Climate Dynamics

, Volume 44, Issue 3–4, pp 861–879 | Cite as

Relating changes in synoptic circulation to the surface rainfall response using self-organising maps

  • Christopher LennardEmail author
  • Gabriele Hegerl


The climate of a particular region is governed by factors that may be remote, such as the El Nino Southern Oscillation or local, such as topography. However, the daily weather characteristics of a region are controlled by the synoptic-scale atmospheric state. Therefore changes in the type, frequency, duration or intensity of particular synoptic states over a region would result in changes to the local weather and long-term climatology of the region. The relationship between synoptic-scale circulation and the rainfall response is examined for a 31-year period at two stations in different rainfall regimes in South Africa. Dominant rain-bearing synoptic circulations are identified for austral winter and summer as mid-latitude cyclones and convective systems respectively whereas no circulations are dominantly associated with spring and autumn rainfall. Over the 31-year period a statistically significant increase in the frequency of characteristic summer circulation modes is observed during summer, winter and spring. During autumn a statistically significant shift towards characteristically winter circulation modes is evident. Seasonal rainfall trends computed at each station corroborate those of the circulation data. Extreme rainfall is associated with particular circulation modes and trends in both circulation and station data show an earlier occurrence of extreme rainfall during the rainy season.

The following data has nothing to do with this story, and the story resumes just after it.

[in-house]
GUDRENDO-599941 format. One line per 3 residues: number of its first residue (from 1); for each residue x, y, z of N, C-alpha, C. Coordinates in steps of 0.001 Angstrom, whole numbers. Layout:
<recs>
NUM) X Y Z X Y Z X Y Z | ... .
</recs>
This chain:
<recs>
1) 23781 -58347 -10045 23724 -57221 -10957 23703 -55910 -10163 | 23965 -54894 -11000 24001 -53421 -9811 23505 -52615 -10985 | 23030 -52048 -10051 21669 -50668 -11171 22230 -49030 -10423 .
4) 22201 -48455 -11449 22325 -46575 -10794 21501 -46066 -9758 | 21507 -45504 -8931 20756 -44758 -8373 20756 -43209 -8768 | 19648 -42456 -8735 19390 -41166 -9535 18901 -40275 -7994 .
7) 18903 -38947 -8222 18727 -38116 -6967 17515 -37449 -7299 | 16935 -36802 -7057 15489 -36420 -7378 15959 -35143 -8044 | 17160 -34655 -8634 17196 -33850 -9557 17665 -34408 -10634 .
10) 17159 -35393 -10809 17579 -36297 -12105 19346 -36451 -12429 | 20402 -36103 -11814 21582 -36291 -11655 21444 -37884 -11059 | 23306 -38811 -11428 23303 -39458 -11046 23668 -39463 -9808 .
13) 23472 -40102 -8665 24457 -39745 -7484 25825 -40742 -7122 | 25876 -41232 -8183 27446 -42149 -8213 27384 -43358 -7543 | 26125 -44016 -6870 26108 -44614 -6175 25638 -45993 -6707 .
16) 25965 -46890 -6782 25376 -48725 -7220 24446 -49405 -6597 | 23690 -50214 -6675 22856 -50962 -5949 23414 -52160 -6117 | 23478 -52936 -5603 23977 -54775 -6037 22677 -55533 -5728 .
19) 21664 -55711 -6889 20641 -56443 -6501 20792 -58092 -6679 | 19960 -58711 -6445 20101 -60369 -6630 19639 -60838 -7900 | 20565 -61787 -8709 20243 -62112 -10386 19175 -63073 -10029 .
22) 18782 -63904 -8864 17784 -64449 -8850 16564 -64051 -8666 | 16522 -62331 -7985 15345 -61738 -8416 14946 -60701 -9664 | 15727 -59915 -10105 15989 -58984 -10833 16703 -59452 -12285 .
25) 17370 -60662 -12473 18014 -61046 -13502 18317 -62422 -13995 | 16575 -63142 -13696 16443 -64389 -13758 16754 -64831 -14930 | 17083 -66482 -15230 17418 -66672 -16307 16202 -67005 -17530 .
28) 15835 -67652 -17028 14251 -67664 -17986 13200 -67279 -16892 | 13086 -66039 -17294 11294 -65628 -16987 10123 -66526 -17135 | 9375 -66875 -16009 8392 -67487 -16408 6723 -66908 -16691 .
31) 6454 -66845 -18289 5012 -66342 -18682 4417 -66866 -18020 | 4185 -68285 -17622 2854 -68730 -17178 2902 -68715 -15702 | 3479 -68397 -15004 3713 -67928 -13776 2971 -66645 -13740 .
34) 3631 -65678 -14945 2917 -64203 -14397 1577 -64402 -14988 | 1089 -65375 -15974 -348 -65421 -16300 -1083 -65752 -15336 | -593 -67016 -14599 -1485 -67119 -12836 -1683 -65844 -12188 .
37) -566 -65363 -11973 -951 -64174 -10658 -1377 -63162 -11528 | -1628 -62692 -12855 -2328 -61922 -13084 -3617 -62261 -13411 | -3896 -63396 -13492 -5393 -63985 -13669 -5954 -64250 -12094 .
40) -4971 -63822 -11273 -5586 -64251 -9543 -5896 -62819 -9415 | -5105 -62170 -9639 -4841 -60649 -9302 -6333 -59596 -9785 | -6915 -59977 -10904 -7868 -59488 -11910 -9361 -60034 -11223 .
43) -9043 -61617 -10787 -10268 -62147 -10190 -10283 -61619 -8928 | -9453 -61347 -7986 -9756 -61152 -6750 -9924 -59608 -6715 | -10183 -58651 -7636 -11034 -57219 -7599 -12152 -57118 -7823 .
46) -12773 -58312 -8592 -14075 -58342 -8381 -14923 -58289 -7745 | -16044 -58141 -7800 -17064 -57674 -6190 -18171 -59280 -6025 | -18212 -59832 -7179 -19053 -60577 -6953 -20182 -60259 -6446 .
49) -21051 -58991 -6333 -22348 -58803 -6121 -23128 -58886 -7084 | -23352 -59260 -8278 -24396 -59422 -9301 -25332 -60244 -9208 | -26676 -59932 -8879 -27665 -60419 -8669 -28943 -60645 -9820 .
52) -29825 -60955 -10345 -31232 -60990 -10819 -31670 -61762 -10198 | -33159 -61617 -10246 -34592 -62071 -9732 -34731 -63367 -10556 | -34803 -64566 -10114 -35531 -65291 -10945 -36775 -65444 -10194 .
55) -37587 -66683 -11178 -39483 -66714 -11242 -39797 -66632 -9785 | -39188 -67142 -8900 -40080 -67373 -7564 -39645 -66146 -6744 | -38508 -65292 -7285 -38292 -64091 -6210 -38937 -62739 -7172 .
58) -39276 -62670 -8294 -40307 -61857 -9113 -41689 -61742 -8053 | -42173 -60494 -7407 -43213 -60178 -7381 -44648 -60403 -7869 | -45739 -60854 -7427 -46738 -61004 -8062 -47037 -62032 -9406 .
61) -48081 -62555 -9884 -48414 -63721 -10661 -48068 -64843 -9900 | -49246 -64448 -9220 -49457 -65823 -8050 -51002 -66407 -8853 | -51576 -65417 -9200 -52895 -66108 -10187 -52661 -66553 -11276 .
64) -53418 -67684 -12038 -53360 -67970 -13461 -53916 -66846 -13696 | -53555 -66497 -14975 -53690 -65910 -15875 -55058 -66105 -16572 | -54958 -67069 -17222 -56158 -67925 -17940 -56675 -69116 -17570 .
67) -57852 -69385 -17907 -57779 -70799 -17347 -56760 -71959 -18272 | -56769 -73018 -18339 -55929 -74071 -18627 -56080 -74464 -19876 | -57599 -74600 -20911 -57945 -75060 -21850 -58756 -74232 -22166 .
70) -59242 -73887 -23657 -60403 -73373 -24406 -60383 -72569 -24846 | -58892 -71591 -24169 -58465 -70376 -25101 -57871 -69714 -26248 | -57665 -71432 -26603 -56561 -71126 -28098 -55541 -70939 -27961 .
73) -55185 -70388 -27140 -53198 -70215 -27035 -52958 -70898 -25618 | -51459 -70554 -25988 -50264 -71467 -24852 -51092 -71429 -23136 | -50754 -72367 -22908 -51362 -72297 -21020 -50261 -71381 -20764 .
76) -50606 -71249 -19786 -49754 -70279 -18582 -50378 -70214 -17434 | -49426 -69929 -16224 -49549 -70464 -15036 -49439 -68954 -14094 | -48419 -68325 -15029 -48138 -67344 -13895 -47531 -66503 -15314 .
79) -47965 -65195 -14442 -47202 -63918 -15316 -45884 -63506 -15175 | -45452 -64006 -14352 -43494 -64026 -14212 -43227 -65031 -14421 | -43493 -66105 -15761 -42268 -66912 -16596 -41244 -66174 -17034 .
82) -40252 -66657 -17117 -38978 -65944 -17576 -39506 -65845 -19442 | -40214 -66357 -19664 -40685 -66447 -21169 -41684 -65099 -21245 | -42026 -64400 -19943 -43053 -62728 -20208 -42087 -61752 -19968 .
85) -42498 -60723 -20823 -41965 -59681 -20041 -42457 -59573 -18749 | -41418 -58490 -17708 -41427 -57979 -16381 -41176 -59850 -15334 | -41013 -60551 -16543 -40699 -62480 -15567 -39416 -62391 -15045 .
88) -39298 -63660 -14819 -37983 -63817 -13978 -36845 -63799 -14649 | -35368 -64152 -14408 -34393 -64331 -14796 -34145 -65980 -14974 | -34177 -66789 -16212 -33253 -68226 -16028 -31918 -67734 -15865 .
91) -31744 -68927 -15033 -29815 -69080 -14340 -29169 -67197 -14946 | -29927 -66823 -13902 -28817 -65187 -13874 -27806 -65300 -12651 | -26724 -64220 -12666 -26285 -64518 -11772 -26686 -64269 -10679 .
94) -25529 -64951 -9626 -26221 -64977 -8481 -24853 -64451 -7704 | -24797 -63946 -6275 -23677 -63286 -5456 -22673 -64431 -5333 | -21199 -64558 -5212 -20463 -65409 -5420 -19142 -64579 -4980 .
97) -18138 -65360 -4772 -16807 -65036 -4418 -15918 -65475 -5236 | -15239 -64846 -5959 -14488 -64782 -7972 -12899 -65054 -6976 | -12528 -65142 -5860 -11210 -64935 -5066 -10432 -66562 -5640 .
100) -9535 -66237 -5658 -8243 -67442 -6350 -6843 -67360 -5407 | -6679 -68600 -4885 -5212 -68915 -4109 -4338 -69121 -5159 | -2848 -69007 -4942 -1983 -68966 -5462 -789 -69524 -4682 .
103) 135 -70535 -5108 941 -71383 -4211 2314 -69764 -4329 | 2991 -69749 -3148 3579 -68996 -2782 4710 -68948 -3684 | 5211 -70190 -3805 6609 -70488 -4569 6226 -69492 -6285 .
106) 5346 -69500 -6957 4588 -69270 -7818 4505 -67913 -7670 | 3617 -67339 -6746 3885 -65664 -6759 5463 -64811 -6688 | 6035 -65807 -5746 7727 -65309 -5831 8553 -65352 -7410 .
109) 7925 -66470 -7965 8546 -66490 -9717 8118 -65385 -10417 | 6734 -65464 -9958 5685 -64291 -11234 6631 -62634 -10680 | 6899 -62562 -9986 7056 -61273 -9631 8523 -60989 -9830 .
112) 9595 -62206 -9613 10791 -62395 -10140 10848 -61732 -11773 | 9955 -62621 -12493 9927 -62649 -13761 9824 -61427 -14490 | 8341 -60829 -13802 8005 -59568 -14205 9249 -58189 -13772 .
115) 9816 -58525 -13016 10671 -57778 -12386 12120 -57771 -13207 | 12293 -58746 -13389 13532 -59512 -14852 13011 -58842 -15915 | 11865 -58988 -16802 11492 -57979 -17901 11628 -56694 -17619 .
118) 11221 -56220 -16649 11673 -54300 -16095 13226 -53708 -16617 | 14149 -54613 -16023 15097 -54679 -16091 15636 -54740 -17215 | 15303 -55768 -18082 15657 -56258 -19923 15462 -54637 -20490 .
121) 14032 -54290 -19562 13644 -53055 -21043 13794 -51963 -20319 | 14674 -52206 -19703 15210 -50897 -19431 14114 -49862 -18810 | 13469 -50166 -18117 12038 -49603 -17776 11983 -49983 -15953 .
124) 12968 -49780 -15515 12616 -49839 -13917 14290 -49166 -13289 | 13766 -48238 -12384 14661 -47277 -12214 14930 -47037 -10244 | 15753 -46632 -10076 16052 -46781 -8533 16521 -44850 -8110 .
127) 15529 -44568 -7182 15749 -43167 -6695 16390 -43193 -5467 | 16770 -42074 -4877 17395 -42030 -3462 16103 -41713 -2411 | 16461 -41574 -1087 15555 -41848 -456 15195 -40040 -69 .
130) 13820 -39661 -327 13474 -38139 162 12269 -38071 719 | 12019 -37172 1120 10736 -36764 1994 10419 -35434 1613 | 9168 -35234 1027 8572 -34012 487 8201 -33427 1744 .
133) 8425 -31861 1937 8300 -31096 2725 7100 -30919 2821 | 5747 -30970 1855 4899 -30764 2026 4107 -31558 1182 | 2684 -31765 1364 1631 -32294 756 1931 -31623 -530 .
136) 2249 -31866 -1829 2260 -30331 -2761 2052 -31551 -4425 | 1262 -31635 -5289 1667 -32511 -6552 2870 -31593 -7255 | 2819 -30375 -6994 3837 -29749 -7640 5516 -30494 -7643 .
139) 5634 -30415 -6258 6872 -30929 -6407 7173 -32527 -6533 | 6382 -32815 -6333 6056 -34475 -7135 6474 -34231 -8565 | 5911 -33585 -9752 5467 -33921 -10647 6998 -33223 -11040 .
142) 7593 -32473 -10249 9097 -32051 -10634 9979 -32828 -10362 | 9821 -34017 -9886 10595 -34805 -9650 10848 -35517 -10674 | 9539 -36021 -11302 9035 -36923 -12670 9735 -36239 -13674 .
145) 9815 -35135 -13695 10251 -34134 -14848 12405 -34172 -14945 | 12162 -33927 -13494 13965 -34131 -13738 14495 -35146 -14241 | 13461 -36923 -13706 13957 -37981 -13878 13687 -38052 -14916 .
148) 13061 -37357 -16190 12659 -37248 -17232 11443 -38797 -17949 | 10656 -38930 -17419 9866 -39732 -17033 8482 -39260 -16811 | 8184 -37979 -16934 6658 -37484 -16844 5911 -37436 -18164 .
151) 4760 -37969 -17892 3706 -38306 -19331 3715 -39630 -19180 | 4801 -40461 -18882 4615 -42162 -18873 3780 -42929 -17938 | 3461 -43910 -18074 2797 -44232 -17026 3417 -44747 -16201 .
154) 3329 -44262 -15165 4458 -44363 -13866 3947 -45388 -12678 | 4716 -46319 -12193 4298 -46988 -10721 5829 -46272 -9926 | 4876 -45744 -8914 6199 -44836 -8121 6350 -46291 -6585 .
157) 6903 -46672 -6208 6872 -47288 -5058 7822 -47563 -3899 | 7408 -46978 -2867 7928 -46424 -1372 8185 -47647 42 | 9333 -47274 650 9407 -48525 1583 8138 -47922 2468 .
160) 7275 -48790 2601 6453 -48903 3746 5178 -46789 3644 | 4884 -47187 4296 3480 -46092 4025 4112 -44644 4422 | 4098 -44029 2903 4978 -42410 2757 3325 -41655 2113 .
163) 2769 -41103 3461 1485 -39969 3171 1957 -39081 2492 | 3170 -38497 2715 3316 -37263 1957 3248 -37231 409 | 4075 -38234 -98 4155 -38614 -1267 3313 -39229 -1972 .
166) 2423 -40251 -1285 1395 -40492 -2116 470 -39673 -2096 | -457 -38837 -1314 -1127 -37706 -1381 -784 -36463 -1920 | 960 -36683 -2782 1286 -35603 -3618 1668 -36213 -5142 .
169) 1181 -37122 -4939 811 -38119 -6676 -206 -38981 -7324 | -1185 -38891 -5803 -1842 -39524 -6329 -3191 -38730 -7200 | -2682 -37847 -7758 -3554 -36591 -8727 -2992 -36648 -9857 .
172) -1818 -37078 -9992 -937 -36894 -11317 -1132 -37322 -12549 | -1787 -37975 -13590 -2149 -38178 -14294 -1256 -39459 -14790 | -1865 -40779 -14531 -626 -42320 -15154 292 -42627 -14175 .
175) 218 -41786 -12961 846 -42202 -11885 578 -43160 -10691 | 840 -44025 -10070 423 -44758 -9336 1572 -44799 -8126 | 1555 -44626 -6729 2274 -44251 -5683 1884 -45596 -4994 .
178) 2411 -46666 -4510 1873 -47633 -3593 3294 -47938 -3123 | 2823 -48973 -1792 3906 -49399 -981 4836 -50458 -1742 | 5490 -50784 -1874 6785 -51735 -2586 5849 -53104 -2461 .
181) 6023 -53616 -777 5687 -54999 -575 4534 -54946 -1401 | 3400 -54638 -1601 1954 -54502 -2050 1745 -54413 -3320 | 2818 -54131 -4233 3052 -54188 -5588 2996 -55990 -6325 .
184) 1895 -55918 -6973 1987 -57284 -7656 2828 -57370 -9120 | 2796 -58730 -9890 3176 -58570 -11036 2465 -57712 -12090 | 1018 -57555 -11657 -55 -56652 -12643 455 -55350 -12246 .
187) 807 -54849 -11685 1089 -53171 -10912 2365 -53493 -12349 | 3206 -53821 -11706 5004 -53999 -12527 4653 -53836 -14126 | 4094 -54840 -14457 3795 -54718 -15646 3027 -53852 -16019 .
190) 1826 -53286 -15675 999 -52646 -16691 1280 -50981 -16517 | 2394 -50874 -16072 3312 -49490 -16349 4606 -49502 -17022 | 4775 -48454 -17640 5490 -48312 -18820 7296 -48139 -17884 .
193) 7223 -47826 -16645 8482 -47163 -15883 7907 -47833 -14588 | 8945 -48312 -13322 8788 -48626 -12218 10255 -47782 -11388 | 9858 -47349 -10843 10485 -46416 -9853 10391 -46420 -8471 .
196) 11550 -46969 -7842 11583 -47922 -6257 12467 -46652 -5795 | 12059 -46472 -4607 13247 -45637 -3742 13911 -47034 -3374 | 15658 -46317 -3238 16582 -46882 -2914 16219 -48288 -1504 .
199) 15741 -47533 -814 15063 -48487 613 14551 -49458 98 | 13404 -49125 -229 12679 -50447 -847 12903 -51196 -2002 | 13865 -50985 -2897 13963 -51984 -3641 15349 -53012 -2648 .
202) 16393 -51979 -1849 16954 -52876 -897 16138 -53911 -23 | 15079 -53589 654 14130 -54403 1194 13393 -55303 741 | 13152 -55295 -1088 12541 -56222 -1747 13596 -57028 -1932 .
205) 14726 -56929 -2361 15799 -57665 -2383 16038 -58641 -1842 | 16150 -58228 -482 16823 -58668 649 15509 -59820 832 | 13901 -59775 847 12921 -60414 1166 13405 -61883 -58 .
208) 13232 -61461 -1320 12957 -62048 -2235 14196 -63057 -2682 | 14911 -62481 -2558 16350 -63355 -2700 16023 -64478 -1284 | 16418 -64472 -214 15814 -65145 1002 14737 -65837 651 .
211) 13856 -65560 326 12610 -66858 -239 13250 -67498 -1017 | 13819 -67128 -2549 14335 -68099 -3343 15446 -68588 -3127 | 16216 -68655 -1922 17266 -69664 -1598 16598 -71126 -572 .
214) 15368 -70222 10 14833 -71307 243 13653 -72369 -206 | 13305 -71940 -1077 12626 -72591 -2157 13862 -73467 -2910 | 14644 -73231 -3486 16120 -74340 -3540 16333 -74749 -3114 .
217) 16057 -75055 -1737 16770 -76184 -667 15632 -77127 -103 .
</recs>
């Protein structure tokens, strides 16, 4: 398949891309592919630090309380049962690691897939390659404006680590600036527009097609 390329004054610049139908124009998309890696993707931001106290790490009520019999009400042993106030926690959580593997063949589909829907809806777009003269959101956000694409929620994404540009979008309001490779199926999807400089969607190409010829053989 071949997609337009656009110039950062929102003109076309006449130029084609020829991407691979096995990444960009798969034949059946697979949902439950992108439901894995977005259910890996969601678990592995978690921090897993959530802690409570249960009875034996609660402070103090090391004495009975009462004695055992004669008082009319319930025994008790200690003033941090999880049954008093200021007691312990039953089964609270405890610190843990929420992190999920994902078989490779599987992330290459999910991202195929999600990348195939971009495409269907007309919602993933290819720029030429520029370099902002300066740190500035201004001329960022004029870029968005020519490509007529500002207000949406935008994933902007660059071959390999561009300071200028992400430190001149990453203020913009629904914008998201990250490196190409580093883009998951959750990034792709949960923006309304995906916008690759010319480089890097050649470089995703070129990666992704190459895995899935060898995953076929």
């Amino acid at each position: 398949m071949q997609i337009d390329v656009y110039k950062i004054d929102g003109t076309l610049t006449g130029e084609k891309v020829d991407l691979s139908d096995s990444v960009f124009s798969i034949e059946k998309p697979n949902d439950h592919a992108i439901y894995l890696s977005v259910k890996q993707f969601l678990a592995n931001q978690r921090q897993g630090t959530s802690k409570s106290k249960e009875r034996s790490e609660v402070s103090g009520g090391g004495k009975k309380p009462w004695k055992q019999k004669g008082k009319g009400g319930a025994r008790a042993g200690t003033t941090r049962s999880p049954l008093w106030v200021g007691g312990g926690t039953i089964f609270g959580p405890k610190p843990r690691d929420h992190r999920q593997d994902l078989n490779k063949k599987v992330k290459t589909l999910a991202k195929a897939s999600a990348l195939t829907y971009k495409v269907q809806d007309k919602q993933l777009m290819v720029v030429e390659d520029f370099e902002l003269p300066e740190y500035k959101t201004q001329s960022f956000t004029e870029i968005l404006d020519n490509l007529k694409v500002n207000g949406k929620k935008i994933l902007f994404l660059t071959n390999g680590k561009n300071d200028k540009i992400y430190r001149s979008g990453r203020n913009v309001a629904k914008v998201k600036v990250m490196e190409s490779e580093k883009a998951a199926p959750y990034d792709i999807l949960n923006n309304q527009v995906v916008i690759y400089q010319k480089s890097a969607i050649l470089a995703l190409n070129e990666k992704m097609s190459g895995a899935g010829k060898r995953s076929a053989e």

Self-organising maps Circulation archetypes Rainfall response Extreme rainfall Downscaling 



The authors would like to thank Alan Gelfand, Huiyan Sang, John Silander Jr and Bruce Hewitson for their support in this work. We are grateful to the National Science Foundation for financial support from the NSF DEB 0516198 grant. We also thank two anonymous reviewers for their useful suggestions.


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Copyright information

© Springer-Verlag Berlin Heidelberg 2014

Authors and Affiliations

  1. 1.Climate System Analysis Group, Environmental and Geographical Science Department, South LaneUniversity of Cape TownCape TownSouth Africa
  2. 2.School of GeosciencesUniversity of EdinburghEdinburghScotland, UK

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